August 31, 2017 / 5:48 PM / a year ago

France's Macron says Barnier only negotiator on Brexit

PARIS (Reuters) - French President Emmanuel Macron reaffirmed on Thursday his support to EU chief negotiator Michel Barnier as the only point of contact for Brexit negotiations, dismissing talk in the British press that Paris was at odds with him.

European Union's chief Brexit negotiator Michel Barnier holds a joint news conference with Britain's Secretary of State for Exiting the European Union David Davis (unseen) marking the end of the third formal negotiation session in Brussels, Belgium August 31, 2017. REUTERS/Francois Lenoir

“I want to be very clear and reiterate our willingness of having only one negotiator and only one mandate,” Macron said in a joint news conference with Dutch Prime Minister Mark Rutte.

“The only negotiator is Michel Barnier and I would like to clear up ambiguities regarding false information that were spread,” he added.

Britain’s Daily Telegraph daily said earlier this week that France and other EU nations had signalled they were willing to begin Brexit trade talks as early as October and were at odds with Barnier.

The report was immediately denied by the president’s office, which called it “groundless”, while a source close to Macron told Reuters there was “nothing true in this”.

“It is only once Mr Barnier will acknowledge sufficient progress has been made that we will be able to work on the next steps,” Macron said on Thursday.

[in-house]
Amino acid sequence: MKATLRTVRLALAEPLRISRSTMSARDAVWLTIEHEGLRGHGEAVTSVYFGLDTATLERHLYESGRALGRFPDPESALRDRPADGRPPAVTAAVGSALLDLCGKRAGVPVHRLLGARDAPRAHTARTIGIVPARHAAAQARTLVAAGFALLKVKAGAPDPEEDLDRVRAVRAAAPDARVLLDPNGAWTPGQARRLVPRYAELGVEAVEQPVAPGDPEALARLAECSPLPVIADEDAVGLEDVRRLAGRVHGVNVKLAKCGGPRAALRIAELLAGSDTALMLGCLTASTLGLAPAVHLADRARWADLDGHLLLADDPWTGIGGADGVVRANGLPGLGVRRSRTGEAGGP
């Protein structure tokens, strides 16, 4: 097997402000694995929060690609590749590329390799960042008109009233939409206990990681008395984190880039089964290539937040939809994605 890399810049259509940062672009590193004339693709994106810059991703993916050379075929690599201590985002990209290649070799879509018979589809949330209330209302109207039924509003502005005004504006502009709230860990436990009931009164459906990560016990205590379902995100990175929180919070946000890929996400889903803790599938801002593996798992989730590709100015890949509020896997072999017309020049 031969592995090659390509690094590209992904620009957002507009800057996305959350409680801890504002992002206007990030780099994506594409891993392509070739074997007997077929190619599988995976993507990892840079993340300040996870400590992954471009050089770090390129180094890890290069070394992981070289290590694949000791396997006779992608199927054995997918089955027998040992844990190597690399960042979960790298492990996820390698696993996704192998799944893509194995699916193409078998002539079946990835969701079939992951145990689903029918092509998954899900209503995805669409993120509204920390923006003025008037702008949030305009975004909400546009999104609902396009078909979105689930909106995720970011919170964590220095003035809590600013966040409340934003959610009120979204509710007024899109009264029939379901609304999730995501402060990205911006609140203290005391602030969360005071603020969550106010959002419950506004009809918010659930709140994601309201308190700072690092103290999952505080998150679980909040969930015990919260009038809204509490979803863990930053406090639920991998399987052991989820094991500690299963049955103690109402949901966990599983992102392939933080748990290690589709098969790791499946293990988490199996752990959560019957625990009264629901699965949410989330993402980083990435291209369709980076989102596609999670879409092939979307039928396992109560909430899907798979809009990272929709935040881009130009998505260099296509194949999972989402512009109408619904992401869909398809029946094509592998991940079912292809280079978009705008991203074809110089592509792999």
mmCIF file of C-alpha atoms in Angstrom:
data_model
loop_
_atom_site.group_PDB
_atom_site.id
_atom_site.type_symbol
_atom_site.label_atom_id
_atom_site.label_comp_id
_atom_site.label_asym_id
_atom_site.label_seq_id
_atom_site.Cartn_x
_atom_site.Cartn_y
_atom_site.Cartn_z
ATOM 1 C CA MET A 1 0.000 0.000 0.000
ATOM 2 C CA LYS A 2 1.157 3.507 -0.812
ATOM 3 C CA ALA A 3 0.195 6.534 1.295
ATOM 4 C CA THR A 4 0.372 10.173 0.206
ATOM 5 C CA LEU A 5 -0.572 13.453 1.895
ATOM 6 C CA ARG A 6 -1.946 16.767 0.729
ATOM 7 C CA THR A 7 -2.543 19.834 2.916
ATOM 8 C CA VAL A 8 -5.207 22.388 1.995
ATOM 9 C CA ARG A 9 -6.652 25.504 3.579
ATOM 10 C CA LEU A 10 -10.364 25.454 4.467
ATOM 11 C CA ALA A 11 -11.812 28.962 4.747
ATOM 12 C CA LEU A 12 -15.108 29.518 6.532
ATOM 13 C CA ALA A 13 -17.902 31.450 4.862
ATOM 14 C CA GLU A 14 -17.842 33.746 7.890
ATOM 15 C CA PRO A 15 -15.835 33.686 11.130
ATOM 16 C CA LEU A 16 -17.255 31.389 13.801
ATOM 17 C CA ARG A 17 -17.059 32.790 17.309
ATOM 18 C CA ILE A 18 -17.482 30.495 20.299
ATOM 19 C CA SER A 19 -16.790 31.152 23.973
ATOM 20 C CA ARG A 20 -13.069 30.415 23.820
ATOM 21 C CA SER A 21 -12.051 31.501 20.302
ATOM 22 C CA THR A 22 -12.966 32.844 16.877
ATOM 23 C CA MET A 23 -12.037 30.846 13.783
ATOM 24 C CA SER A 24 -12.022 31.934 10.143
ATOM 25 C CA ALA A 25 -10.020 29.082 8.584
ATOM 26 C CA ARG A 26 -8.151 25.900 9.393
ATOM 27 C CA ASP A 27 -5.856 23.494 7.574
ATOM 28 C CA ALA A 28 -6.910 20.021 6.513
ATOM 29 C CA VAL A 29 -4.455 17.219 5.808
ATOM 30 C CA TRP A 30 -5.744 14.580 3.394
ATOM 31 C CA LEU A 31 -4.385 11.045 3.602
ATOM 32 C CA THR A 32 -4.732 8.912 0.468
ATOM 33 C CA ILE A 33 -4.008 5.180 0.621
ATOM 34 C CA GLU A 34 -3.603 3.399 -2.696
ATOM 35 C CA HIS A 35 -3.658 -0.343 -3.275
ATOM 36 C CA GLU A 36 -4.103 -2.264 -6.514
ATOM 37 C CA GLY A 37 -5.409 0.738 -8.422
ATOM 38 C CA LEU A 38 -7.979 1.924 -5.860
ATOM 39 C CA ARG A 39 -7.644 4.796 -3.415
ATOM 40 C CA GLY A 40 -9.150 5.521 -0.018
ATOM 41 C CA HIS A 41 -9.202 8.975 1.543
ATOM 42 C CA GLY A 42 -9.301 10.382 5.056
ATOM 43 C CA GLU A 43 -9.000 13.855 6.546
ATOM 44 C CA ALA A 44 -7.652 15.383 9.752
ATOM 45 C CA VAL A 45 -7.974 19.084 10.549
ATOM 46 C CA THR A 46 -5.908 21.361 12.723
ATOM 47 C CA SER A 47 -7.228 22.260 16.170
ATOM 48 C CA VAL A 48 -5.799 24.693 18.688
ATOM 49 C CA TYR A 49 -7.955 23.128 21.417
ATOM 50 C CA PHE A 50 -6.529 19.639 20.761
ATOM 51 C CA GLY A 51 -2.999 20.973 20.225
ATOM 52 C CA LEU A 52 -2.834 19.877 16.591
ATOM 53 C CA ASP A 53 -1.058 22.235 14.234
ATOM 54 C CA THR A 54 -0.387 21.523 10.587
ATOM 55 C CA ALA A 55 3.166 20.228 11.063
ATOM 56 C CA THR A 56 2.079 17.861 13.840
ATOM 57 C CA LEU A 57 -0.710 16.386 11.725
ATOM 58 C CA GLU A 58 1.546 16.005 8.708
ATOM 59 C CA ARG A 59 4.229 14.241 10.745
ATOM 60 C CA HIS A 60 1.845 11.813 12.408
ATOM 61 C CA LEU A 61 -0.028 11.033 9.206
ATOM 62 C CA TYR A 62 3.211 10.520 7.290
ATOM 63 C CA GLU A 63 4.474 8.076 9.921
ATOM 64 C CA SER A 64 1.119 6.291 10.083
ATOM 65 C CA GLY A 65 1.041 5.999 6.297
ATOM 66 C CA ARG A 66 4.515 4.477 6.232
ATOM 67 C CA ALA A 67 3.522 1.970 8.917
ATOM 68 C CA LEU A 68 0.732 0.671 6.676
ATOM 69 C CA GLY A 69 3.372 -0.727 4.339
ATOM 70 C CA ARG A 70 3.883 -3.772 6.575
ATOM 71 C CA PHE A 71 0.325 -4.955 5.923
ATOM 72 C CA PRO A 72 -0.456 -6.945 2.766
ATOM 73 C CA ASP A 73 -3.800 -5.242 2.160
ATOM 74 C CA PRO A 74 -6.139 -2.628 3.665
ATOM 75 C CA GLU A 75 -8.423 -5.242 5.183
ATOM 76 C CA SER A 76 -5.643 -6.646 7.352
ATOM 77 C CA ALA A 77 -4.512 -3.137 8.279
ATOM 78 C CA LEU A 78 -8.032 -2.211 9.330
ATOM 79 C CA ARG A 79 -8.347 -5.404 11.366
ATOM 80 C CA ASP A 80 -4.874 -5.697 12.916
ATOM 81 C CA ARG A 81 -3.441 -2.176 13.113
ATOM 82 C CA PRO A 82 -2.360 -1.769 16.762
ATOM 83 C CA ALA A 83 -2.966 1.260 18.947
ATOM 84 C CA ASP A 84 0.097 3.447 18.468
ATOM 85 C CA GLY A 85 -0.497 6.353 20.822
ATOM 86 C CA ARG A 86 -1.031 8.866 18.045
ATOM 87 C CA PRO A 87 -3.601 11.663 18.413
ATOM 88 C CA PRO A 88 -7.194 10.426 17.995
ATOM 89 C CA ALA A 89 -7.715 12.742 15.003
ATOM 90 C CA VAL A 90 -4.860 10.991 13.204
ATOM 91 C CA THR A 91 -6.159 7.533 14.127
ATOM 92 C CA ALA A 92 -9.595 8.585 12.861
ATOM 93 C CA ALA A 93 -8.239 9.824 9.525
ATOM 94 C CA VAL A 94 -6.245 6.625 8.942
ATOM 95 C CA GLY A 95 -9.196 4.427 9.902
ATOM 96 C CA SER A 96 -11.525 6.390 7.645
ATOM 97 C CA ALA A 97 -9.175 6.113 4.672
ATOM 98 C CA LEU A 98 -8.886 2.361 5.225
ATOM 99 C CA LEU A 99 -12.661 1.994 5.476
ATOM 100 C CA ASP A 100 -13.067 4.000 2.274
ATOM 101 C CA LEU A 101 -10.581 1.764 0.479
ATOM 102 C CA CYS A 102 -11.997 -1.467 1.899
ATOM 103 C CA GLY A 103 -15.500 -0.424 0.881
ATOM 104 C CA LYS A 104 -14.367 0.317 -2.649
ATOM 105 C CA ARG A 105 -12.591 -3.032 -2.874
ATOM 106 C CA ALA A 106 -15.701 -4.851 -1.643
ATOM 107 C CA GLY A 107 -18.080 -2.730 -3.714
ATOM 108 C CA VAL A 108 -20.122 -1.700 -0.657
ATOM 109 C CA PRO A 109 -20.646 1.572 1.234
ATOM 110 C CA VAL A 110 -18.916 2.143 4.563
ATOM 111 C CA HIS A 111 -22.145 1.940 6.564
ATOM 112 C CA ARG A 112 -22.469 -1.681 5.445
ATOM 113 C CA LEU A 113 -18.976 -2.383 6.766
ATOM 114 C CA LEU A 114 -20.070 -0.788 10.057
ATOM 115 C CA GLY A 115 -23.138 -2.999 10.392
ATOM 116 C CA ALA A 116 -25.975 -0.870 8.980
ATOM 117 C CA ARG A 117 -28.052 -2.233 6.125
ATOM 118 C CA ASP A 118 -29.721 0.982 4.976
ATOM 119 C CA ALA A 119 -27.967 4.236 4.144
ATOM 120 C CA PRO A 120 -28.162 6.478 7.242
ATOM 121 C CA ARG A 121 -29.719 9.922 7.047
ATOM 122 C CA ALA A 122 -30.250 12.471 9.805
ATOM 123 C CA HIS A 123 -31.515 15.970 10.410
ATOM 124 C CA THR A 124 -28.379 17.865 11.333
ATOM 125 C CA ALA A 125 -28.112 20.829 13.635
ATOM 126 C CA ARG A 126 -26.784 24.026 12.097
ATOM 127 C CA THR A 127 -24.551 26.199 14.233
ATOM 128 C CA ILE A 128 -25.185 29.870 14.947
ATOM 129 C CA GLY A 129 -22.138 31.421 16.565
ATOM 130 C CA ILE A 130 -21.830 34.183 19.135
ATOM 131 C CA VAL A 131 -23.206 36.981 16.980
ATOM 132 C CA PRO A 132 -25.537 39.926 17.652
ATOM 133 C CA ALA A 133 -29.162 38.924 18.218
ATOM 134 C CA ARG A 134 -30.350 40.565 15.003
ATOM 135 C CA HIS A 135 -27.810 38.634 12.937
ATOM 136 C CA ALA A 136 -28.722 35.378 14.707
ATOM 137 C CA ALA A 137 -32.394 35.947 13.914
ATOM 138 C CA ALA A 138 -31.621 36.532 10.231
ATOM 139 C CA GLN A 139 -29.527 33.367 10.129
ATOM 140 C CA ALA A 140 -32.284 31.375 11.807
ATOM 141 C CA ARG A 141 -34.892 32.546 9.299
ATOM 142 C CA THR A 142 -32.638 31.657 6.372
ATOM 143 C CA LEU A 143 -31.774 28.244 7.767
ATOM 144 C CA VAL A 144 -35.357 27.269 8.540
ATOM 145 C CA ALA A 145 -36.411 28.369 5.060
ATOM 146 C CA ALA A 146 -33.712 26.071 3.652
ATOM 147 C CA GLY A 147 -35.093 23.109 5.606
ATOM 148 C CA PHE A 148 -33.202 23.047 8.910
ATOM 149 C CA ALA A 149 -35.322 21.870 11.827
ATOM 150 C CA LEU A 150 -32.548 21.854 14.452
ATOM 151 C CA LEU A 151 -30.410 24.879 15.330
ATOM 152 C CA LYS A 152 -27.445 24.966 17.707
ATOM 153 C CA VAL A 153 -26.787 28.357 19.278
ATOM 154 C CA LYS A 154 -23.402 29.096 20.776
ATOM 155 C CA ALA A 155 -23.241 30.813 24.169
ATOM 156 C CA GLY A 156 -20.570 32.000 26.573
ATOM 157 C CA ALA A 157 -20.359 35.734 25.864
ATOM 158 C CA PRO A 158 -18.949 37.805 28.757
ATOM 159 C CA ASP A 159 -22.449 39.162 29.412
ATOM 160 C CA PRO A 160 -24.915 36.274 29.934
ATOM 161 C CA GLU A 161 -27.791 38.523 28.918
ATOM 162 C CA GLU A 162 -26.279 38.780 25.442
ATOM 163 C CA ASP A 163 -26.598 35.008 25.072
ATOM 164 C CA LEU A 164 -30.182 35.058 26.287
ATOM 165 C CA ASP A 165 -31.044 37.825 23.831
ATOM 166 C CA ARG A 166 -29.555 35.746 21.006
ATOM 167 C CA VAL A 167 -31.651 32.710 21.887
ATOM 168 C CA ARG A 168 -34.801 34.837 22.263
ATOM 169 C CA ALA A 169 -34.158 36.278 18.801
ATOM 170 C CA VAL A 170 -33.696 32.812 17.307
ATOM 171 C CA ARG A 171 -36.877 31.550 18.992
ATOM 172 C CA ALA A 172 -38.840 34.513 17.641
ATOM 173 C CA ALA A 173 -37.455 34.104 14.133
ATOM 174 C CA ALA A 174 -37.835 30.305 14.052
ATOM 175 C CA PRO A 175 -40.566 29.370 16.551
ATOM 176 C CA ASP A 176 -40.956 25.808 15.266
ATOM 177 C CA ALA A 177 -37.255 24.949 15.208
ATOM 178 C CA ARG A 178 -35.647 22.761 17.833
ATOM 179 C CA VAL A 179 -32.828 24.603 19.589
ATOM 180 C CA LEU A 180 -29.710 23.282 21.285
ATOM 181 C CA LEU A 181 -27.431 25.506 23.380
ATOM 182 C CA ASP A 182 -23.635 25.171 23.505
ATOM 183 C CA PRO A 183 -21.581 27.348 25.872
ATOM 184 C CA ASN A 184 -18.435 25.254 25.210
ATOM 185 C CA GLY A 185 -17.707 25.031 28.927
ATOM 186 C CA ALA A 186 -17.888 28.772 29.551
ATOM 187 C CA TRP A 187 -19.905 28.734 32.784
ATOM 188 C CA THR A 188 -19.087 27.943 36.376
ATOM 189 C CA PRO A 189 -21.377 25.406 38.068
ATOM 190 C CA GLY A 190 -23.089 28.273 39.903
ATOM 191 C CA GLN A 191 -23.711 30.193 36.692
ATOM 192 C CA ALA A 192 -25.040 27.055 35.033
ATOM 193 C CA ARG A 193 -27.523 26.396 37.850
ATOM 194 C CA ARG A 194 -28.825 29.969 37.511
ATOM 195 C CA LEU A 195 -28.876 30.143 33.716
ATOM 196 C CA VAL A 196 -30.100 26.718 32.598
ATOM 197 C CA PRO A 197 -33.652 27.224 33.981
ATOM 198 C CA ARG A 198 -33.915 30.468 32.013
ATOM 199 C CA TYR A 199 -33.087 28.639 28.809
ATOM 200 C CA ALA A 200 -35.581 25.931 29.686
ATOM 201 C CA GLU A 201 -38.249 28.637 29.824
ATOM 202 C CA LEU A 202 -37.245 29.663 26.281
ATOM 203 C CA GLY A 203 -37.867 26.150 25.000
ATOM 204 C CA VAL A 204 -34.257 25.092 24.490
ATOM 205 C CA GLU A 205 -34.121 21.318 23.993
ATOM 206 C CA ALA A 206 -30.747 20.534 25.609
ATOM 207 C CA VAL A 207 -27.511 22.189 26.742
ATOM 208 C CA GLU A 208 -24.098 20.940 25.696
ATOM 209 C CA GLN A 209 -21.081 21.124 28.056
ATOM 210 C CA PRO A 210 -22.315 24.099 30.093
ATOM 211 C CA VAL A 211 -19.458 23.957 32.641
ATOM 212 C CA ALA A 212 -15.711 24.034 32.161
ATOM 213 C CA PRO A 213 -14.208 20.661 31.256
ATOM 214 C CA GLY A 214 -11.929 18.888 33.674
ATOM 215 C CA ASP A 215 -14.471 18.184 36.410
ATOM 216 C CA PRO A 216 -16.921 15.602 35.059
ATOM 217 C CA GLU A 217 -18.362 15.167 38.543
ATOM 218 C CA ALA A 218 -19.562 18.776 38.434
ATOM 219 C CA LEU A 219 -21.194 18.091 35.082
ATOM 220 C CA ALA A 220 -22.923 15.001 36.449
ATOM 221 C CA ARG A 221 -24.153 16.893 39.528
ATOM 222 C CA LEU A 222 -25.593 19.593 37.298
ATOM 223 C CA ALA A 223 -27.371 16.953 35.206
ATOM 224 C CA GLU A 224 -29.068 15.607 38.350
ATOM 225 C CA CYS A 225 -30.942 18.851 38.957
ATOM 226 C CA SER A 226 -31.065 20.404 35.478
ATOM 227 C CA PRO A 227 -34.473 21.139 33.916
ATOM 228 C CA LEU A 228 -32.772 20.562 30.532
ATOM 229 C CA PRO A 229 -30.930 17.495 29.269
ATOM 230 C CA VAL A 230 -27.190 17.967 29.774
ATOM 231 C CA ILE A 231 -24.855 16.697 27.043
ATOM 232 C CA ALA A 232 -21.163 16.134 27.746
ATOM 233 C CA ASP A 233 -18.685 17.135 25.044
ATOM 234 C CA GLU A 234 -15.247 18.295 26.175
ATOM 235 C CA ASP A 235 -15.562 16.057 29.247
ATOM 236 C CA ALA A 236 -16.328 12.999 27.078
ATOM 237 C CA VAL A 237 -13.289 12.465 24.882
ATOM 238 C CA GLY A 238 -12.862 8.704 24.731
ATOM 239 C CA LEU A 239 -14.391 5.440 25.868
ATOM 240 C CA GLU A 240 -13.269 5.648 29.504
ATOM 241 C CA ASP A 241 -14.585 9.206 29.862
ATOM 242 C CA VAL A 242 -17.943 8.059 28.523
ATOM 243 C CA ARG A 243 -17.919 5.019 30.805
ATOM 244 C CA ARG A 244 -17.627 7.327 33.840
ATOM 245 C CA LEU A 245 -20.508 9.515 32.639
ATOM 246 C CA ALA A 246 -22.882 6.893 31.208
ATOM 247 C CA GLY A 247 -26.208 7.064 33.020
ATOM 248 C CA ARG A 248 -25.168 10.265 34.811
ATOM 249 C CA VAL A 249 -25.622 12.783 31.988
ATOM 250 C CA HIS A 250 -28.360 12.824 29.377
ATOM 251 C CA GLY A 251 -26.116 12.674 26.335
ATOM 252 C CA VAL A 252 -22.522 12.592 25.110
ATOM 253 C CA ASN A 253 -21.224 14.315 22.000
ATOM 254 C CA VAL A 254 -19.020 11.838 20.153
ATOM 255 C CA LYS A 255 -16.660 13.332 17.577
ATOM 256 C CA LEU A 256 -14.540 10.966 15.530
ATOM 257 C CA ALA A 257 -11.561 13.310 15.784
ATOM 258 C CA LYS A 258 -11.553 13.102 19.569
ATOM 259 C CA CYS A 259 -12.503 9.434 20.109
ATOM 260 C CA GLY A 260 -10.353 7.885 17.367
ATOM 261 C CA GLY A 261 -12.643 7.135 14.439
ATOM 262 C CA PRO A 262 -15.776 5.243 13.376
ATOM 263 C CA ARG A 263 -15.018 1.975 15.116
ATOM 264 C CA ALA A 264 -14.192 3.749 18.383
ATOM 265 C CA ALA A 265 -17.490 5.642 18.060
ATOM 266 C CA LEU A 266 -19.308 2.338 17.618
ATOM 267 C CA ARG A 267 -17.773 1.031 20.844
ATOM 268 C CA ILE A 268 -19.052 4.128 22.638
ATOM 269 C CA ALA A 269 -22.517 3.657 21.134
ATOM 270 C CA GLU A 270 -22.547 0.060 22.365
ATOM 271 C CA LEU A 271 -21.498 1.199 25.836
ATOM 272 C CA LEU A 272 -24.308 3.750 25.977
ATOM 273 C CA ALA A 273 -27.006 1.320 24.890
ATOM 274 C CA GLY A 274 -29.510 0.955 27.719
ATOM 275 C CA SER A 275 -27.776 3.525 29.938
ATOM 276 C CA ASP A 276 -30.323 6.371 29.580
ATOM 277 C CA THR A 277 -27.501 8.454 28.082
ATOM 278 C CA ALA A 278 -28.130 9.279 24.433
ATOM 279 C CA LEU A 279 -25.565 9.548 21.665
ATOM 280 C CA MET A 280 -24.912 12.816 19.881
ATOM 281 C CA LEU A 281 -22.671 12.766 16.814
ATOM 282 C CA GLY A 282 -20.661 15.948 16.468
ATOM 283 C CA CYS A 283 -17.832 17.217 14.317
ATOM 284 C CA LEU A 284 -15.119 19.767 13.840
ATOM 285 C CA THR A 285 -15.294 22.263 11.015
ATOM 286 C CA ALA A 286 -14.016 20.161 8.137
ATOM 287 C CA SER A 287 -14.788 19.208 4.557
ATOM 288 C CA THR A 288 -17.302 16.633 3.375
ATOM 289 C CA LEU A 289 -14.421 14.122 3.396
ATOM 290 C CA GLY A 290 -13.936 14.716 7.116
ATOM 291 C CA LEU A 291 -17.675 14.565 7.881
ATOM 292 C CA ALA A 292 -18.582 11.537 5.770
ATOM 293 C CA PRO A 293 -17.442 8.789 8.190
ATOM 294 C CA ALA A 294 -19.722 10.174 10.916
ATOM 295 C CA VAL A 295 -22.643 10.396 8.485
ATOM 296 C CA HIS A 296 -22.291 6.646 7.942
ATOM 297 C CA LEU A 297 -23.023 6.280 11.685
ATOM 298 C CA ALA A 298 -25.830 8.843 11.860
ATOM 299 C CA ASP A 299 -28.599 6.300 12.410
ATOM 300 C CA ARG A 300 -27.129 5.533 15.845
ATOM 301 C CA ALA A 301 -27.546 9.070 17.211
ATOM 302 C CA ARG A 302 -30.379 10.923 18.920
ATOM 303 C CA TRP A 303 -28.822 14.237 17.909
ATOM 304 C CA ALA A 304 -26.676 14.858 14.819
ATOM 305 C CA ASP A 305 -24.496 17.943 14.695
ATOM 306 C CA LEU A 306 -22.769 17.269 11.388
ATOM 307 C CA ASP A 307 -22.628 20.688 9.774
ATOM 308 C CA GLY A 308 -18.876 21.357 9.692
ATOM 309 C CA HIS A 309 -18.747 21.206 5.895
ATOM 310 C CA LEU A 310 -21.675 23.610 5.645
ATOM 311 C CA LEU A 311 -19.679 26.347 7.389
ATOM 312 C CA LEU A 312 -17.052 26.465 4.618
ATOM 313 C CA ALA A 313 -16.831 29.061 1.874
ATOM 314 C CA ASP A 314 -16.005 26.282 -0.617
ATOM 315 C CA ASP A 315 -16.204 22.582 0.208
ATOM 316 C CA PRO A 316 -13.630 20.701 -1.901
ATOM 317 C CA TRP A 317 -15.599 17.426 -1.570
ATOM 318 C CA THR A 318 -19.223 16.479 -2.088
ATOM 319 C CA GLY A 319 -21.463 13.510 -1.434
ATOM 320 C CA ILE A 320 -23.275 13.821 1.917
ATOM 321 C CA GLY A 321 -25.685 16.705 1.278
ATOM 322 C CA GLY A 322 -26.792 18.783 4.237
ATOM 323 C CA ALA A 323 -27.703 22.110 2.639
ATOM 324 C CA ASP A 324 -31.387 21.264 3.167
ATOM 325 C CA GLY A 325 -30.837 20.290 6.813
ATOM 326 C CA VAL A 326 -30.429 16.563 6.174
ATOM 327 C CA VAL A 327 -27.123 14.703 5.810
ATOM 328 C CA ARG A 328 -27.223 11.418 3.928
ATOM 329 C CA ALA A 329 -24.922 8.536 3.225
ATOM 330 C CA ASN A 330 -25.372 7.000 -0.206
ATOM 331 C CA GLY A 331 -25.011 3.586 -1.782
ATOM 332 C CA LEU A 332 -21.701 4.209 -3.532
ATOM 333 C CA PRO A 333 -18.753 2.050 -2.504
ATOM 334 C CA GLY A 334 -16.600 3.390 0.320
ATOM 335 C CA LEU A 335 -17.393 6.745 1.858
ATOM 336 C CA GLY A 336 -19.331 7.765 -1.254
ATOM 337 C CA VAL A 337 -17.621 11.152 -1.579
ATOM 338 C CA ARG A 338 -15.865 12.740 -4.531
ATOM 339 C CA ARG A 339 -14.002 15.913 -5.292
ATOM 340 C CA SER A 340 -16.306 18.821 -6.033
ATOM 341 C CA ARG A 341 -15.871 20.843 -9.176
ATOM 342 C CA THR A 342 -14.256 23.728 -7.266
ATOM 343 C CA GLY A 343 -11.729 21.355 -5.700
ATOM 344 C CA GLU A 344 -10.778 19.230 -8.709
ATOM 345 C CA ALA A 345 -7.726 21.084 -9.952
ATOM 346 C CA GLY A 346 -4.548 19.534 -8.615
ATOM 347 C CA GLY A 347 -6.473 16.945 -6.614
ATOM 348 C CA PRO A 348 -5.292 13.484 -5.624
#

With little more than a year left to agree the withdrawal terms and transitional arrangements to avoid disruption to lives and business across the continent when Britain leaves in March 2019, both sides hope an EU summit on Oct. 19-20 can agree that “sufficient progress” has been made to launch free trade talks.

In the news conference, the Dutch prime minister said he was concerned about the pace of Brexit negotiations.

“In October, the European Council will establish whether sufficient progress has indeed been made and to be honest at present I don’t believe this is the case and this is a pity,” Rutte said.

“We both believe that more urgency is needed so I call here on the UK government to engage more strongly in order to achieve progress on these key issues,” he added.

Reporting by Michel Rose; editing by John Irish

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